Former Ekiti State governor, Dr. Kayode Fayemi, has expressed worries about the manpower crisis that might befall Nigeria soon with the spate of exodus of medical doctors and other health care professionals for foreign practice, thus challenging the government to take urgent measures to forestall the imminent crisis.
He, however, suggested that a new national scheme that should, perhaps, be called National Health Service Scheme, be established for newly licenced health care professionals that would mandate them to serve within the country’s health care system for, at least, five years before leaving for foreign practice if they wish, reports Daily Sun.
Dr. Fayemi who once served as the Chairman of Nigeria Governors’ Forum (NGF) gave the suggestion in Abuja, today, while delivering a speech at the induction ceremony of the newly appointed state commissioners of health.
The induction ceremony was organized by the NGF, to usher onboard the newly appointed health commissioners, as well as provide an opportunity for them to share experiences towards strengthening health services delivery to the Nigerian people at the subnational level
Dr. Fayemi, in his remarks, suggested that, when operational, the licenses of the doctors involved should be withheld by the Medical and Dental Council of Nigeria (MDCN) until they serve the stipulated number of years before being granted permission to leave the country for foreign practice if they wish.
He added: “For countries that want to recruit Nigerian doctors or health workers, they should be made to pay for the training of the exiting doctors and the cost that will cover the training of two others. It is like tree planting. When you do deforestation, afforestation must be followed in double fold. In fact, for every tree caught, you are expected to replace it with two new trees. You must give enough funding for training two new doctors that might likely choose to practice abroad.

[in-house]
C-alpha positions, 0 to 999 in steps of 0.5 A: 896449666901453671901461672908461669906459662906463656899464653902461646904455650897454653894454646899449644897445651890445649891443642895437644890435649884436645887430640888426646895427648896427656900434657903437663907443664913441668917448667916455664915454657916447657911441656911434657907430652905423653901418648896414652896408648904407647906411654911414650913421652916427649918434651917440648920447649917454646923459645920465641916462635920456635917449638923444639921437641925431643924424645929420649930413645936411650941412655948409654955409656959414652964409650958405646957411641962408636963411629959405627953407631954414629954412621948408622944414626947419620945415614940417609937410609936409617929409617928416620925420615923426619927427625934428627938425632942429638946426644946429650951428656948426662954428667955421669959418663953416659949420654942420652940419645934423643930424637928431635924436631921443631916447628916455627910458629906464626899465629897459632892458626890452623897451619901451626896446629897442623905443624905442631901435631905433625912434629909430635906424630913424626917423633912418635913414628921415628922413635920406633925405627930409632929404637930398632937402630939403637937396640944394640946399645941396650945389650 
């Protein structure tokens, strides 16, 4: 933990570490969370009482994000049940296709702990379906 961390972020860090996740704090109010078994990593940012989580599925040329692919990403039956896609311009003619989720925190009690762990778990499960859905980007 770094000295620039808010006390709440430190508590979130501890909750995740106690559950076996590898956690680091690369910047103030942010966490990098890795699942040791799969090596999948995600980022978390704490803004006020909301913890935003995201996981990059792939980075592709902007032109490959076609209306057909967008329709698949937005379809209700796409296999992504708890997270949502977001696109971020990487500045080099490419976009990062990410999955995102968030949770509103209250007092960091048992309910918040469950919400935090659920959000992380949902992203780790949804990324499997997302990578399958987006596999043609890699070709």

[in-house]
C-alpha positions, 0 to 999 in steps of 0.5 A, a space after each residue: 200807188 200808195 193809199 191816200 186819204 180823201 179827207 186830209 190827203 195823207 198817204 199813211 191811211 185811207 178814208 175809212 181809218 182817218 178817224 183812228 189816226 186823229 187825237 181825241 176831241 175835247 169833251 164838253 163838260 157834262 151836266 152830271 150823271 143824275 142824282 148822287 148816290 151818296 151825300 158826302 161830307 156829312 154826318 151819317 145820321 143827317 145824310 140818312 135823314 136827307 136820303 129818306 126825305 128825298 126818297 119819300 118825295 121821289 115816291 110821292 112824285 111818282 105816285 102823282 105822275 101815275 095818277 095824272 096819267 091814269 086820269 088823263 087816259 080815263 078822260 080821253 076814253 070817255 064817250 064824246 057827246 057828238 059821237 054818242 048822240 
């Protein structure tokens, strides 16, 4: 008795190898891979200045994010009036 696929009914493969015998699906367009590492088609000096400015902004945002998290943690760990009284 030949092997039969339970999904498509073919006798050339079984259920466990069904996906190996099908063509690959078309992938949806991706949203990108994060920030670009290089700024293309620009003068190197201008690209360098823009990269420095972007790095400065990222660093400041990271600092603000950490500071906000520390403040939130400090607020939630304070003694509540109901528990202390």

“I have friends, medical doctors, who did Residency training in countries like the US, UK earning good dollars, depending on the specialty, but they are not making any repayment except remittance to families and friends. This is unlike their American colleagues that used student loans to go to medical school, and are still paying back the loan 30 years after, while Nigerian trained virtually free by the Nigerian state had not been paying one Naira or one dollar out of what they are making.”
Chairman of the Nigeria Health Commissioners’ Forum, Dr. Oyebanji Filani, in his welcome remarks, appreciated the new commissioners, noting that the theme of the induction, “Navigating Health Leadership: From Promise to Impact” marks a significant milestone in their collective journey towards a healthier, more prosperous Nigeria.
He said the aim of the induction exercise was to equip them with the knowledge, skills, and ethical foundations necessary for good governance. “This is deeply rooted in our desire to bolster your capacity in the strategic, inter-sectoral, and socio-political management of health systems.
“Our focus is to equip the new cadre of health leaders with the tools and insights essential for effective governance.”
WHO Representative in Nigeria Dr. Walter Kazadi Mulombo, in his remarks, demanded of the commissioners to keep the Primary Health Care (PHC) system high on the agenda of their governments, and ensure priority investment in its development.
He was confident that with common vision, proactive collaboration, clear accountability mechanisms, collective dedication, and commitment, they would achieve better results in the health sector.
He said that WHO in line with its Country Coordination Strategy (CCS), is committed to working with all stakeholders at the federal and state levels through the field offices, to ensure the translation of health policies into actions.